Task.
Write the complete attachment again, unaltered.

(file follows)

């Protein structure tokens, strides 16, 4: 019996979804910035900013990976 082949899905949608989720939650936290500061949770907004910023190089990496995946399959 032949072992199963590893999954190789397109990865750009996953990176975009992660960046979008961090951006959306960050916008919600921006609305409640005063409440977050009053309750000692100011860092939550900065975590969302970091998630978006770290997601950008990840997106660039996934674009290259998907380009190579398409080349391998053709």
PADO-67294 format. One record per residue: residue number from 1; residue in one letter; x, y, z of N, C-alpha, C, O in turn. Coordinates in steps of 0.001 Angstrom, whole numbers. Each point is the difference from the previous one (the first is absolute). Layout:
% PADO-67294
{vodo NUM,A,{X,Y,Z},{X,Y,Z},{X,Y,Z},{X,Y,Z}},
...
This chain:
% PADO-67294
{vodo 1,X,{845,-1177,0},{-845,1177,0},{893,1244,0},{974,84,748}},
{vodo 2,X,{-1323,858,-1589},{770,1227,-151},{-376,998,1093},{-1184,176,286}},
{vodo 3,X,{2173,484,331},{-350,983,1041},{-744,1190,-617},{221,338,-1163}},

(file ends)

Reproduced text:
């Protein structure tokens, strides 16, 4: 019996979804910035900013990976 082949899905949608989720939650936290500061949770907004910023190089990496995946399959 032949072992199963590893999954190789397109990865750009996953990176975009992660960046979008961090951006959306960050916008919600921006609305409640005063409440977050009053309750000692100011860092939550900065975590969302970091998630978006770290997601950008990840997106660039996934674009290259998907380009190579398409080349391998053709």
PADO-67294 format. One record per residue: residue number from 1; residue in one letter; x, y, z of N, C-alpha, C, O in turn. Coordinates in steps of 0.001 Angstrom, whole numbers. Each point is the difference from the previous one (the first is absolute). Layout:
% PADO-67294
{vodo NUM,A,{X,Y,Z},{X,Y,Z},{X,Y,Z},{X,Y,Z}},
...
This chain:
% PADO-67294
{vodo 1,X,{845,-1177,0},{-845,1177,0},{893,1244,0},{974,84,748}},
{vodo 2,X,{-1323,858,-1589},{770,1227,-151},{-376,998,1093},{-1184,176,286}},
{vodo 3,X,{2173,484,331},{-350,983,1041},{-744,1190,-617},{221,338,-1163}},